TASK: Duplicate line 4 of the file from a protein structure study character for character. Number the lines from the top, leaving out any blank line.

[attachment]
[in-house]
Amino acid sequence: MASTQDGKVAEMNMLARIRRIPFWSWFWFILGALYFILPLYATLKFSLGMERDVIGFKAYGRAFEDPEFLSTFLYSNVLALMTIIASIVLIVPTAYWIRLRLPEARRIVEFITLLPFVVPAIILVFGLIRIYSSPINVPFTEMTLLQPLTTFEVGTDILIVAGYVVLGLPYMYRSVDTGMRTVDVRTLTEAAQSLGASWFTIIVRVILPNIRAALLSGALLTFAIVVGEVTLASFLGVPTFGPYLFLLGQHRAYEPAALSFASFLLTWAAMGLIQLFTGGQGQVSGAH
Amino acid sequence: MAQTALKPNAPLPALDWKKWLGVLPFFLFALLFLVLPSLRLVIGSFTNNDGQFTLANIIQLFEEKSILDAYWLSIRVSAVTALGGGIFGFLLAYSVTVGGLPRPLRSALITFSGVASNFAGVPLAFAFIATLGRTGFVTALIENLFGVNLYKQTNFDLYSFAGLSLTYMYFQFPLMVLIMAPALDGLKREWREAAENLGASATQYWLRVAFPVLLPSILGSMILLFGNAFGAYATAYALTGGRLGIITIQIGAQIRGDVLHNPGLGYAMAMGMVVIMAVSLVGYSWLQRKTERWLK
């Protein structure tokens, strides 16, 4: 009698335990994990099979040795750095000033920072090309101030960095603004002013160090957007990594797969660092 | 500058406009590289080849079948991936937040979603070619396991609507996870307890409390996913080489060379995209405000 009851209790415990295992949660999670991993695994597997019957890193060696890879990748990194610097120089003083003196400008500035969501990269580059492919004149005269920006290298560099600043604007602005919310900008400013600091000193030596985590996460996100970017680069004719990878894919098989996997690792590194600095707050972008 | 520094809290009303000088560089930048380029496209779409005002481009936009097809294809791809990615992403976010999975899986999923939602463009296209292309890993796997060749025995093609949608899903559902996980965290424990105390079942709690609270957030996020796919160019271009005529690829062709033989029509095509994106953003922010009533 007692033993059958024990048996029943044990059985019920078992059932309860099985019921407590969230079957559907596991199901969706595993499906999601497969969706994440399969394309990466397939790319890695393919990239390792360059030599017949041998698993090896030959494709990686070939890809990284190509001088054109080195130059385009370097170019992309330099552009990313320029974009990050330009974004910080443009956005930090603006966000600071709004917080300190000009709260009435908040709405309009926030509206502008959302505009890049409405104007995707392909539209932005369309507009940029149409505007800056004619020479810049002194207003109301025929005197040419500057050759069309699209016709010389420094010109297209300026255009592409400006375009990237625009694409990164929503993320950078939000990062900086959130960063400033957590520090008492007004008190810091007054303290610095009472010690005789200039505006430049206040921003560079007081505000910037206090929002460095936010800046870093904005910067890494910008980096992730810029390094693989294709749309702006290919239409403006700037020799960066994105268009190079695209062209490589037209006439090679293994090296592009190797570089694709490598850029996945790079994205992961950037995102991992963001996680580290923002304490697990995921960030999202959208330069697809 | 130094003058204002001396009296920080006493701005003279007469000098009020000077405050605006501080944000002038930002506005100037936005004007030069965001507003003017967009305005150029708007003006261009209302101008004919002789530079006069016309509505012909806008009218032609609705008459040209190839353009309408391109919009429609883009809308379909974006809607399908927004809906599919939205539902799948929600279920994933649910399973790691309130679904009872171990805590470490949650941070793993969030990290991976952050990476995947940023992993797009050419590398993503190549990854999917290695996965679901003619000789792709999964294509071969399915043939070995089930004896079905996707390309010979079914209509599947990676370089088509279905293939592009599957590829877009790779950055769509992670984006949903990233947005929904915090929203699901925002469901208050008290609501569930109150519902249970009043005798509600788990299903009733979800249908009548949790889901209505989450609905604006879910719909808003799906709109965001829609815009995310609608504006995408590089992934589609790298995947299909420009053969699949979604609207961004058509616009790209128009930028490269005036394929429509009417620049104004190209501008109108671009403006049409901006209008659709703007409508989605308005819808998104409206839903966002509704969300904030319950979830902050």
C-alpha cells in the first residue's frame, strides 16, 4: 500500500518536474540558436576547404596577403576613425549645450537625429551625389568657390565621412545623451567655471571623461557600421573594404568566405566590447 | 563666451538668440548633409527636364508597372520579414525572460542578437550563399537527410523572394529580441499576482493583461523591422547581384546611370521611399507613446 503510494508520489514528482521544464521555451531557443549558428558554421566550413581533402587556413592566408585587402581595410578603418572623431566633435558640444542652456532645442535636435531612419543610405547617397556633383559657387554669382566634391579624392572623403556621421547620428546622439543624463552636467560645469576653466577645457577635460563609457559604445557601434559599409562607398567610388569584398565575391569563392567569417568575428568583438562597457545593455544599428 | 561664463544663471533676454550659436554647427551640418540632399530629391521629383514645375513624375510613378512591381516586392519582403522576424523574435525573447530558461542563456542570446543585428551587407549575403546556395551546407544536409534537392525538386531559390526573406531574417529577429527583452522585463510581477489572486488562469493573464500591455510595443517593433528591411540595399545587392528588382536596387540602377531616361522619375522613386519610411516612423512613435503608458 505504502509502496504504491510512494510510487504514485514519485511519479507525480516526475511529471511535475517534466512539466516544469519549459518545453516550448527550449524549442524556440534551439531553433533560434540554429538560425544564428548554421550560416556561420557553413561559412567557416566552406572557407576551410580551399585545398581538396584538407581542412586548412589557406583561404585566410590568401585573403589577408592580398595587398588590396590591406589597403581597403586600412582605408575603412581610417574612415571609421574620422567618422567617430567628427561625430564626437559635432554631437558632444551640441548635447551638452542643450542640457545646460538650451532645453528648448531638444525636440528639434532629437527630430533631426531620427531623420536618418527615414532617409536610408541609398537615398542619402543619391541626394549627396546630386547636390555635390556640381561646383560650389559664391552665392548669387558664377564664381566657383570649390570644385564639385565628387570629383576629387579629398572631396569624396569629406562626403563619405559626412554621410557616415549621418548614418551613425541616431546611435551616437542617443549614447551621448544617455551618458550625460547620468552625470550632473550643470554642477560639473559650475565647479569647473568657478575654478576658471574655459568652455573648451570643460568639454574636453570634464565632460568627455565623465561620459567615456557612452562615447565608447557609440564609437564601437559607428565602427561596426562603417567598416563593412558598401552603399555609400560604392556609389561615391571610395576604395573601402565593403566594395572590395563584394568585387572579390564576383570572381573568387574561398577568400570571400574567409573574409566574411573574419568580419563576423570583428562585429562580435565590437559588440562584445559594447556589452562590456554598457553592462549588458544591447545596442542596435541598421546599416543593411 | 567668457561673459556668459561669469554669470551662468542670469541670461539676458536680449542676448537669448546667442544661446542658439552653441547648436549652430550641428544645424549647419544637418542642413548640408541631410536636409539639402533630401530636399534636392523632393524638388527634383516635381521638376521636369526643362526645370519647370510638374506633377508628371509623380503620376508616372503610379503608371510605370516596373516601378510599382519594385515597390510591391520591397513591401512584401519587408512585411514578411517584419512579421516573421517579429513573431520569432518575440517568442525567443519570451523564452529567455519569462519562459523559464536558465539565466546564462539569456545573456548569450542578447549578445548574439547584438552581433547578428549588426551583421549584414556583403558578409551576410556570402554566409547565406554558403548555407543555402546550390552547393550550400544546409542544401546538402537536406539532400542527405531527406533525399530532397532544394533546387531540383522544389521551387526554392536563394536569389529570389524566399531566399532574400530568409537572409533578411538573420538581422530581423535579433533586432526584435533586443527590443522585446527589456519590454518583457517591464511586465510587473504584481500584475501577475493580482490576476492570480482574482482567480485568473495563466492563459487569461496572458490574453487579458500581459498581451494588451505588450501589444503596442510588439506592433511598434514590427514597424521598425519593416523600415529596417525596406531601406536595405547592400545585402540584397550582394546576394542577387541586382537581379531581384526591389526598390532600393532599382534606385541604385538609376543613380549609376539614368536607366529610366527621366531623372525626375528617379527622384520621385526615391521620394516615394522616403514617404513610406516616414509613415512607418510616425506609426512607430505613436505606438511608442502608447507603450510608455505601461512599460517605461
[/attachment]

């Protein structure tokens, strides 16, 4: 009698335990994990099979040795750095000033920072090309101030960095603004002013160090957007990594797969660092 | 500058406009590289080849079948991936937040979603070619396991609507996870307890409390996913080489060379995209405000 009851209790415990295992949660999670991993695994597997019957890193060696890879990748990194610097120089003083003196400008500035969501990269580059492919004149005269920006290298560099600043604007602005919310900008400013600091000193030596985590996460996100970017680069004719990878894919098989996997690792590194600095707050972008 | 520094809290009303000088560089930048380029496209779409005002481009936009097809294809791809990615992403976010999975899986999923939602463009296209292309890993796997060749025995093609949608899903559902996980965290424990105390079942709690609270957030996020796919160019271009005529690829062709033989029509095509994106953003922010009533 007692033993059958024990048996029943044990059985019920078992059932309860099985019921407590969230079957559907596991199901969706595993499906999601497969969706994440399969394309990466397939790319890695393919990239390792360059030599017949041998698993090896030959494709990686070939890809990284190509001088054109080195130059385009370097170019992309330099552009990313320029974009990050330009974004910080443009956005930090603006966000600071709004917080300190000009709260009435908040709405309009926030509206502008959302505009890049409405104007995707392909539209932005369309507009940029149409505007800056004619020479810049002194207003109301025929005197040419500057050759069309699209016709010389420094010109297209300026255009592409400006375009990237625009694409990164929503993320950078939000990062900086959130960063400033957590520090008492007004008190810091007054303290610095009472010690005789200039505006430049206040921003560079007081505000910037206090929002460095936010800046870093904005910067890494910008980096992730810029390094693989294709749309702006290919239409403006700037020799960066994105268009190079695209062209490589037209006439090679293994090296592009190797570089694709490598850029996945790079994205992961950037995102991992963001996680580290923002304490697990995921960030999202959208330069697809 | 130094003058204002001396009296920080006493701005003279007469000098009020000077405050605006501080944000002038930002506005100037936005004007030069965001507003003017967009305005150029708007003006261009209302101008004919002789530079006069016309509505012909806008009218032609609705008459040209190839353009309408391109919009429609883009809308379909974006809607399908927004809906599919939205539902799948929600279920994933649910399973790691309130679904009872171990805590470490949650941070793993969030990290991976952050990476995947940023992993797009050419590398993503190549990854999917290695996965679901003619000789792709999964294509071969399915043939070995089930004896079905996707390309010979079914209509599947990676370089088509279905293939592009599957590829877009790779950055769509992670984006949903990233947005929904915090929203699901925002469901208050008290609501569930109150519902249970009043005798509600788990299903009733979800249908009548949790889901209505989450609905604006879910719909808003799906709109965001829609815009995310609608504006995408590089992934589609790298995947299909420009053969699949979604609207961004058509616009790209128009930028490269005036394929429509009417620049104004190209501008109108671009403006049409901006209008659709703007409508989605308005819808998104409206839903966002509704969300904030319950979830902050």